In a written statement read to a packed meeting room, Superintendent Anthony Pope confirmed Thursday that he will not attend Marlborough's High School graduation on June 3 at the John Colleary Field House.
Mayor Arthur Vigeant read Pope's statement during a special meeting of the Marlborough School Committee that drew a standing-room crowd Thursday afternoon (see the video for full statement).
The board also addressed the recent no-confidence vote in Pope taken by the Marlborough Educators' Association [See related story].
"Graduation is a special time that issues challenges for everyone, and I do not want this to interfere with the seniors special day," Pope's statement reads. "My goal is always to put students first to ensure there are no disturbances. I am not planning to attend graduation for these reasons, to ensure that this is a special day for Marlborough High seniors.
"I will be there in spirit, wishing them good luck in all of their future endeavors," he added.
Pope's decision came after complaints by a group of students, who say that Pope behaved unprofessionally following the aftermath of the firing of Assistant Principal Adam Bakr in April. Rumors have circulated that some planned to not attend graduation if Pope was present.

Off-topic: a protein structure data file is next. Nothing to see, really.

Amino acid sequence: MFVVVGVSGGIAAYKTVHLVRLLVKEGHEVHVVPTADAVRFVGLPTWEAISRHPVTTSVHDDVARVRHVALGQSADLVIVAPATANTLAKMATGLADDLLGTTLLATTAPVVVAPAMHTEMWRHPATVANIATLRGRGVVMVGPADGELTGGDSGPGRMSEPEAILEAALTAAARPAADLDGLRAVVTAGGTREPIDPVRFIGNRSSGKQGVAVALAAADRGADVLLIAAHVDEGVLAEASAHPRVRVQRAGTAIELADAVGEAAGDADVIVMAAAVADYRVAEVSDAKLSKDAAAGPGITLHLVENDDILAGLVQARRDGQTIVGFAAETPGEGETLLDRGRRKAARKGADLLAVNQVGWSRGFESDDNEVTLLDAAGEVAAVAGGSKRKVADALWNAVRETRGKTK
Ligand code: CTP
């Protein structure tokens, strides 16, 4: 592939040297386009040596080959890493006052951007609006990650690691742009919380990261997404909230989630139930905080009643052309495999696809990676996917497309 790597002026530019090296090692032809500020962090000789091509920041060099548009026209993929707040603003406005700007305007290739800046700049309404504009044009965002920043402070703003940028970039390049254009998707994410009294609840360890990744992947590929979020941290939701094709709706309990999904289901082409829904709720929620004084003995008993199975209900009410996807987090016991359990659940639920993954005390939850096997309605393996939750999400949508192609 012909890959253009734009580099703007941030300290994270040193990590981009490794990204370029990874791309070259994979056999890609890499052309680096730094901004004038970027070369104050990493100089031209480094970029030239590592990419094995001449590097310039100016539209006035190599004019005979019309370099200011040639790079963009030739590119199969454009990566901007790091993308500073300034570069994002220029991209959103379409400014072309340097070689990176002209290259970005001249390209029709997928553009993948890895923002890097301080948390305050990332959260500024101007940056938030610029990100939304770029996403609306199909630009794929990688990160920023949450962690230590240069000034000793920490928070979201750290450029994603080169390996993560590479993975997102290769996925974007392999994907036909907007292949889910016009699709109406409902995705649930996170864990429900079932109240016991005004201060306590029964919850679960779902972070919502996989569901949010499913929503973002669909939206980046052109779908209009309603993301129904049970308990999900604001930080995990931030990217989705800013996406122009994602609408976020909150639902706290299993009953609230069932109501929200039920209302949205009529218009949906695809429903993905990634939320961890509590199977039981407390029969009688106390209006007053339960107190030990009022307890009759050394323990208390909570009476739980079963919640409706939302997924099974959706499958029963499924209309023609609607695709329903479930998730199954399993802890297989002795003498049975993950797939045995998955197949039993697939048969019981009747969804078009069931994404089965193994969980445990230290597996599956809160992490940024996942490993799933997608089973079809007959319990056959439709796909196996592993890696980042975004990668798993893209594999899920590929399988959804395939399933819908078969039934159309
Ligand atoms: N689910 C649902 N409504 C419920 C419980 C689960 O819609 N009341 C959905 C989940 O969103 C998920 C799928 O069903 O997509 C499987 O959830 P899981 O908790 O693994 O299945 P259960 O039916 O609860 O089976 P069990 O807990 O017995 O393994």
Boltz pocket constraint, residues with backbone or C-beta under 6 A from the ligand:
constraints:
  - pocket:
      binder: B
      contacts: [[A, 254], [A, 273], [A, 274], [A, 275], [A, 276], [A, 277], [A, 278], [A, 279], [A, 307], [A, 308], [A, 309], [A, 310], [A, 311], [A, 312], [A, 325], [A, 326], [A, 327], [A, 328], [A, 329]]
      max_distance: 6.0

Bakr has filed a wrongful termination complaint against the district, filing a prohibited practices complaint against the district and the Marlborough School Committee that accuses Pope of intimdation, coercion and claims that Pope fired Baker without just cause.
On May 16, hours after the Marlborough teacher's union handed a no confidence vote," in Pope, a clerk magistrate in Marlborough District Court ruled there was no probable cause to charge Pope for assault as requested by a high school guidance counselor.